Religion is a set of beliefs and practices that give meaning and value to people’s lives. It provides a framework for social order, promotes psychological and physical well-being, helps to reinforce and maintain the status quo and may motivate people to seek positive social change. People find religion in the most diverse of ways. People can have faith in anything, from science and their family to their community and even themselves, but most people choose to have faith in a religion. Religions can take the form of organized churches, temples, mosques or other places of worship, religious leaders and their teachings. Often they are linked with moral codes, which have been created to guide the behavior of believers and nonbelievers alike.
Sociologists who have an interest in religion study it from different perspectives. Emile Durkheim, for example, used an anthropological approach to define religion as a unified system of beliefs and practices relative to sacred things that are held to be special and given reverence and special treatment and that unite into one moral community called the Church. This definition is still widely cited by sociologists today.
Other anthropologists, such as Clifford Geertz, took a more interpretivist approach to the concept of religion. He defined it as “a way of clothing conceptions of the general order of existence with such an aura of factuality that they make powerful and pervasive moods and motivations seem uniquely real.” This definition is also widely cited by interpretivist sociologists today.
In recent years there has been a reflexive turn in anthropology, where scholars have pulled back the camera to examine what they are studying and to question whether or not a certain phenomenon really does exist. This has been especially true when it comes to the concept of Religion, and many scholars have come to realize that the definitions they use are subjective and arbitrary.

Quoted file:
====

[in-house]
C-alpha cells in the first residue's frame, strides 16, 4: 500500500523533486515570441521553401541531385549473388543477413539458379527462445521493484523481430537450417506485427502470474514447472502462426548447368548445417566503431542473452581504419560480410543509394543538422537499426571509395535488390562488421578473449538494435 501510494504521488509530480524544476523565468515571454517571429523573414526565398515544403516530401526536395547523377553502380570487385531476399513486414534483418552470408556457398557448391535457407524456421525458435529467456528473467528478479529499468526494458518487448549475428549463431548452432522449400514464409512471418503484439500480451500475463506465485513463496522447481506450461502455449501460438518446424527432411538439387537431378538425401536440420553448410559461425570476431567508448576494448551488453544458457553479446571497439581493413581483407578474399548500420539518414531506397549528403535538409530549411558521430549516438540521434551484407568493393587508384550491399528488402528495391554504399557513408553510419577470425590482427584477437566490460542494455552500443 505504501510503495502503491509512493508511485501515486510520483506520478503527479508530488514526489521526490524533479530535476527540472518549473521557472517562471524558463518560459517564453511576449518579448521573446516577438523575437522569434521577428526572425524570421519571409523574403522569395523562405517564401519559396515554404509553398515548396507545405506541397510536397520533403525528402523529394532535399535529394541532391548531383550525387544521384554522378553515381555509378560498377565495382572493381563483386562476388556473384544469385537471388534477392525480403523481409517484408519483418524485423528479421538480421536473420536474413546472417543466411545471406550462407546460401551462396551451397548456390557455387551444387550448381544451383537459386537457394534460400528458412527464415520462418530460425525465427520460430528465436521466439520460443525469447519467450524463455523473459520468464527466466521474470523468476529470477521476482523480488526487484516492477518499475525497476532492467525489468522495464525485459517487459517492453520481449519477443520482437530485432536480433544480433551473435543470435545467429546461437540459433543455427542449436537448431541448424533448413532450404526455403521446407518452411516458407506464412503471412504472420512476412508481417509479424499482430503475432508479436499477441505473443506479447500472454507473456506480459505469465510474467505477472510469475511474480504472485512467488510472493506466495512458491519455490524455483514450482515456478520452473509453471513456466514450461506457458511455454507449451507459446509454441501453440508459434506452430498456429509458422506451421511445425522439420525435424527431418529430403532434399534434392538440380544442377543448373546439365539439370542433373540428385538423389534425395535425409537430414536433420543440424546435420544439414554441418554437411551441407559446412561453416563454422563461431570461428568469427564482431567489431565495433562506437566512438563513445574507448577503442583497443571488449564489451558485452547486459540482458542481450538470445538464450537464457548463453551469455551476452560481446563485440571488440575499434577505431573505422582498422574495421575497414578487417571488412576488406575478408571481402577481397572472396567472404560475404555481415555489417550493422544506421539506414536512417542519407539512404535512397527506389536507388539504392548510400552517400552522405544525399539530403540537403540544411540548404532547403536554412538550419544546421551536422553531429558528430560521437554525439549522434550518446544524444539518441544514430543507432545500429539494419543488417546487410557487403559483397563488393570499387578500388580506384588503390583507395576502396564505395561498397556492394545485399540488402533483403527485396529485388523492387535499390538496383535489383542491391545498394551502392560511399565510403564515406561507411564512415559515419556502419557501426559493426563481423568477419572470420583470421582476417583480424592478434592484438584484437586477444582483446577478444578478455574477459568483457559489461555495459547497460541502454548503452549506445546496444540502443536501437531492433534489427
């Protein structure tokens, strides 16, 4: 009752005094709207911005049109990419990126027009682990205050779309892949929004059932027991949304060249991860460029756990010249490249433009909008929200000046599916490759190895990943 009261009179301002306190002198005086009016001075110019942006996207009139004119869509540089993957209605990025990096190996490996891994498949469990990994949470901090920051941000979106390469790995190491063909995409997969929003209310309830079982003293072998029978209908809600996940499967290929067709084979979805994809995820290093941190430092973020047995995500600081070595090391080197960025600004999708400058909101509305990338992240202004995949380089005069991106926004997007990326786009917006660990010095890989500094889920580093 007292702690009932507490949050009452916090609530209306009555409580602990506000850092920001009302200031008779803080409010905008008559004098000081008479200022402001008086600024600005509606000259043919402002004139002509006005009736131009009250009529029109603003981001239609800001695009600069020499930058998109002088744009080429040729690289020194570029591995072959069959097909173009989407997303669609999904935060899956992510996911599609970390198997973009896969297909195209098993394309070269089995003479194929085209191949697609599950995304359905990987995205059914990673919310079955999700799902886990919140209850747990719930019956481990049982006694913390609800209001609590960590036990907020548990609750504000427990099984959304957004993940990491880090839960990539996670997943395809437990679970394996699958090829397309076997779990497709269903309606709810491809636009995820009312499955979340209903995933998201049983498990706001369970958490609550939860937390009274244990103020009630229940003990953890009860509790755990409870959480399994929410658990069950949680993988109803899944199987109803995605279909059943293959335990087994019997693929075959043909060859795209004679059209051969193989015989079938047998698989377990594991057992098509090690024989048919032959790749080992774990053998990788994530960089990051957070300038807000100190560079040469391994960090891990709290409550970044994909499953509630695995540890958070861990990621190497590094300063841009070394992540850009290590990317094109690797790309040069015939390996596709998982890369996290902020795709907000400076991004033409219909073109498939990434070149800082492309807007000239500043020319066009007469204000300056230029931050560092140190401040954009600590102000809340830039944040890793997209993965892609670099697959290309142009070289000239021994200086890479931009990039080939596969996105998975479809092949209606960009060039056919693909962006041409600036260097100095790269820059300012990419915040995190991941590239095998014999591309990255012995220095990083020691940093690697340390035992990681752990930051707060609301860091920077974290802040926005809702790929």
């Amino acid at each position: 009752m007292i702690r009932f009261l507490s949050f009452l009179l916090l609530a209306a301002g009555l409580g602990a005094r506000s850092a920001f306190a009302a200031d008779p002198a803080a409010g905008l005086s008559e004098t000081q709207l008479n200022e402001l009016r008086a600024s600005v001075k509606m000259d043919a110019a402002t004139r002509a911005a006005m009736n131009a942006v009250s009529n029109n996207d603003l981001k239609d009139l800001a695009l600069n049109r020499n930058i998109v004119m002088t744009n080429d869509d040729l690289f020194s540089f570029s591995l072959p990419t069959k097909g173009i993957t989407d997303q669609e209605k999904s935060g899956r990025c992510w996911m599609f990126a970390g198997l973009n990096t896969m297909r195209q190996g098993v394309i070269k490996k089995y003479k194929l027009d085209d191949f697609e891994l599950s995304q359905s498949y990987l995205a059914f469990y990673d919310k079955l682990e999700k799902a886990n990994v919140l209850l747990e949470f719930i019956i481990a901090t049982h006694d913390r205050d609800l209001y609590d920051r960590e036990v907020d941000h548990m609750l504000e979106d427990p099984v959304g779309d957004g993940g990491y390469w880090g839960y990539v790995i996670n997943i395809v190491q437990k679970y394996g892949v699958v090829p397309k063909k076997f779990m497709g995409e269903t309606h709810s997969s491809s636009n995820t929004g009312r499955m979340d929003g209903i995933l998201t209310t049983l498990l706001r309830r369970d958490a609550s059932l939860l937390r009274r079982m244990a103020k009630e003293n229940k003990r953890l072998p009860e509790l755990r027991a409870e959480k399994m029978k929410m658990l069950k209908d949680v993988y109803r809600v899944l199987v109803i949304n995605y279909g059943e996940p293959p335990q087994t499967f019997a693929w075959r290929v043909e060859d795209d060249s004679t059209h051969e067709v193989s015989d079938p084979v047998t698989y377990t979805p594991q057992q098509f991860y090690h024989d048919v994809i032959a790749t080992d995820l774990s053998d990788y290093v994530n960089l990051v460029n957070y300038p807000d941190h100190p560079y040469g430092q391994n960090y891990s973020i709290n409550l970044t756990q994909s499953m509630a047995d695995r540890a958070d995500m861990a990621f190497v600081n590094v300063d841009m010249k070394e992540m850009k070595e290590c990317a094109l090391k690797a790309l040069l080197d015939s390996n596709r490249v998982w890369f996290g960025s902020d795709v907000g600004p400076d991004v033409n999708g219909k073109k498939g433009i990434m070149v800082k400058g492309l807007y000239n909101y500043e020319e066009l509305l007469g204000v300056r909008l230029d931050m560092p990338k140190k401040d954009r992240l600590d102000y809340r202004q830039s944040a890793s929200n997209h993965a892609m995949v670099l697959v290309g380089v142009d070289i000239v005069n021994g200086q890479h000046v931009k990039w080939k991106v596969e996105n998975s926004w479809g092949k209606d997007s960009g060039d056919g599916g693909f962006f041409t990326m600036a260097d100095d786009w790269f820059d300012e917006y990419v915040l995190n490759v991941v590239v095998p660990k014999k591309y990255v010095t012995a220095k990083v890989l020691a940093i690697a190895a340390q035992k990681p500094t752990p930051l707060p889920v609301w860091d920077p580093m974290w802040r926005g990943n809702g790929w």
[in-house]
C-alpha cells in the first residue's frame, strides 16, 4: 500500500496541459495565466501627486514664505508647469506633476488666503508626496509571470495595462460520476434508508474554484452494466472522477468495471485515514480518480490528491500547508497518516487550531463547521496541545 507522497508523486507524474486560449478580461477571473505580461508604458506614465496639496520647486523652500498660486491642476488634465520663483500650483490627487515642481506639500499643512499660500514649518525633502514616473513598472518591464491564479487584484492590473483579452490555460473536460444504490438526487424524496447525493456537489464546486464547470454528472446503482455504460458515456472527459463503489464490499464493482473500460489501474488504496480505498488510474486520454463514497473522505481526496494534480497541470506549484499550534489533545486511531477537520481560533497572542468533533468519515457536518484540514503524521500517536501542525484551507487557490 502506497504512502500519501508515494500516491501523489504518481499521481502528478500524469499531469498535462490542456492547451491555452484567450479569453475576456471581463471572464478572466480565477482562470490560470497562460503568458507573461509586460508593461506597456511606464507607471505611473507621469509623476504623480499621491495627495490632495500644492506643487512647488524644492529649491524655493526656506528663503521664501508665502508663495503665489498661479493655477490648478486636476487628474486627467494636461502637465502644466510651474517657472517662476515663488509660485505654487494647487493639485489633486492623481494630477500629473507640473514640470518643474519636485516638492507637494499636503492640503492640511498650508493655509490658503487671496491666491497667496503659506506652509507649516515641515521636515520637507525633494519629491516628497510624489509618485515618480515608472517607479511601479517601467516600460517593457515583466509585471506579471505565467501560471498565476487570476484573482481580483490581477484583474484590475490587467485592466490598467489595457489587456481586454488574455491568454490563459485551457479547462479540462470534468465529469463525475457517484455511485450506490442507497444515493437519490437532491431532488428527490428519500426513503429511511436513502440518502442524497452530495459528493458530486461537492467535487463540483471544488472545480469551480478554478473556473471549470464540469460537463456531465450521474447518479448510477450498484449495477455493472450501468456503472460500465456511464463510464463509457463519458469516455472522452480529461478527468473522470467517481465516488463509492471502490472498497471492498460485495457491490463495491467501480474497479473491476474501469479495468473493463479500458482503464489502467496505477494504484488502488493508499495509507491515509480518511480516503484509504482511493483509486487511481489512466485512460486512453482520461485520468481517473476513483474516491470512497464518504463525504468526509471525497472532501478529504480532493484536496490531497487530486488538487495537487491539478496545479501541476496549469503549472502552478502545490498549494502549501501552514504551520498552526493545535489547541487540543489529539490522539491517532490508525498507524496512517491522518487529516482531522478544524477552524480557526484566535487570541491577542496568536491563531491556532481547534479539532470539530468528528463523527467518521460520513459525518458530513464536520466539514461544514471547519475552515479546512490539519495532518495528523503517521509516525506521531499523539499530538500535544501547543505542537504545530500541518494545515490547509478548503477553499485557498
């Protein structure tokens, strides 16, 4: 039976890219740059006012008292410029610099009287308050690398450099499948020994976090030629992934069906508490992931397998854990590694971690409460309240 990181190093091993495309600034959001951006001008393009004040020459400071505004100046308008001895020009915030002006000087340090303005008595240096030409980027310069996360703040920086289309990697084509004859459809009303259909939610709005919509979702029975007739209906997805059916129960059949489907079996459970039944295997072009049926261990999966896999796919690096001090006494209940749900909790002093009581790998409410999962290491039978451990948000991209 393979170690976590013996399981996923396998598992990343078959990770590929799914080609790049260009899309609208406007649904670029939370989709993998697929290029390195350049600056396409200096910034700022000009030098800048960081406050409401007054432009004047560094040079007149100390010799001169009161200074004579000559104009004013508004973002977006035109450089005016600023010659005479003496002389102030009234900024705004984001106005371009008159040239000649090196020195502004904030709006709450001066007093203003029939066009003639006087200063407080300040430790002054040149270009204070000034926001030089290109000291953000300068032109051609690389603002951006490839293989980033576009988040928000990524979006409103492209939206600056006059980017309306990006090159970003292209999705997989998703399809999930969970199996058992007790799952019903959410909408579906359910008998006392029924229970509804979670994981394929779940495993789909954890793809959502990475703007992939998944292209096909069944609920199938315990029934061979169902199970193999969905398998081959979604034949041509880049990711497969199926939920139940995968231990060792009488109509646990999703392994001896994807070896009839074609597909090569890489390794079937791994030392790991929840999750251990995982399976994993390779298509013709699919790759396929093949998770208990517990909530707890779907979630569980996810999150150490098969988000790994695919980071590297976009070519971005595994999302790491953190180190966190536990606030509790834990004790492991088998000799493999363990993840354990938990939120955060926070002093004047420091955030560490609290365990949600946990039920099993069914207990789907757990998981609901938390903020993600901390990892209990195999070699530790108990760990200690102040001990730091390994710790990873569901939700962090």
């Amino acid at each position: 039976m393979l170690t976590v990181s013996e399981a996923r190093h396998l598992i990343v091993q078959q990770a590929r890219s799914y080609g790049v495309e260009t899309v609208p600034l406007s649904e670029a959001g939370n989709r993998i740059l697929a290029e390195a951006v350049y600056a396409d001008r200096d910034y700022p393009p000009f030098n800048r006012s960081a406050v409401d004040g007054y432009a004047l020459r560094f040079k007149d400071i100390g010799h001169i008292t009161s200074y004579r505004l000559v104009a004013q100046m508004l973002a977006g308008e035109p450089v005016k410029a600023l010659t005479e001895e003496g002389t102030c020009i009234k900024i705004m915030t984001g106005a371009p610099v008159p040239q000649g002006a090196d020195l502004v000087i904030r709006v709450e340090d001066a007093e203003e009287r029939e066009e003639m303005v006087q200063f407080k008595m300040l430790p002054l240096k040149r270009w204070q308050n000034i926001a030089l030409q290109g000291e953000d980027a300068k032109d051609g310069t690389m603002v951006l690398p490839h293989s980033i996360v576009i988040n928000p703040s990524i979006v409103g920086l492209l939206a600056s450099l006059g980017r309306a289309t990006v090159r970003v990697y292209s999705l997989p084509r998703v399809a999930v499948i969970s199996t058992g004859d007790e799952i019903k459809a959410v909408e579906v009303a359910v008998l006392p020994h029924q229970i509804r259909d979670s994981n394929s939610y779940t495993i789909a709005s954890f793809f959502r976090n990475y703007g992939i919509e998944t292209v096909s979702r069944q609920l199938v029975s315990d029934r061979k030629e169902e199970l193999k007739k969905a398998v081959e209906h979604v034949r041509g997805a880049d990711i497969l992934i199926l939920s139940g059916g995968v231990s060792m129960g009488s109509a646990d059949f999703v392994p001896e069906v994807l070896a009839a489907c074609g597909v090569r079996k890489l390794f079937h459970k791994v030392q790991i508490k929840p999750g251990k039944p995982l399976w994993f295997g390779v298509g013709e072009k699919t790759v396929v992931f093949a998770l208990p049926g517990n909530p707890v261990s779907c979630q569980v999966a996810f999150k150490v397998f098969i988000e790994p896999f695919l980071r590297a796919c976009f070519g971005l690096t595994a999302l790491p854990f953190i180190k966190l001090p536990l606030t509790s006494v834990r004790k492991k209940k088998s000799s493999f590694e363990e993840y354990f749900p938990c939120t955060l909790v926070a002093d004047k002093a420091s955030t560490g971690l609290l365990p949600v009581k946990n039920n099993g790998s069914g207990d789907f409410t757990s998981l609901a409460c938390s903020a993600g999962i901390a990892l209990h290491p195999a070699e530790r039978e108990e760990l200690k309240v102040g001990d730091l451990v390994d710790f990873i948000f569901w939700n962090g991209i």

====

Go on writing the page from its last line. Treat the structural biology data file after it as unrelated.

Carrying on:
Substantive definitions of religion tend to focus on beliefs and personal experience, such as the dichotomy between the natural and the supernatural, or the belief in a higher power that can intervene in the affairs of humankind. Such definitions, however, are often viewed as ethnocentric in that they reflect the peculiar characteristics of Western religion and exclude the beliefs of many other cultures.
Functional definitions of religion, on the other hand, tend to focus on the role that religion plays in society. These functions are the underlying reason that people practice religions and why they endure. These functions include creating and maintaining social cohesion, promoting mental and emotional stability, providing guidance in difficult times and in life and death situations and encouraging people to act on their moral values. They can be seen as the primary source of moral authority in societies. They can promote or discourage cooperation and the sharing of resources, provide a source of strength during adversity and contribute to social integration and the maintenance of societal structures such as political institutions, laws and economies.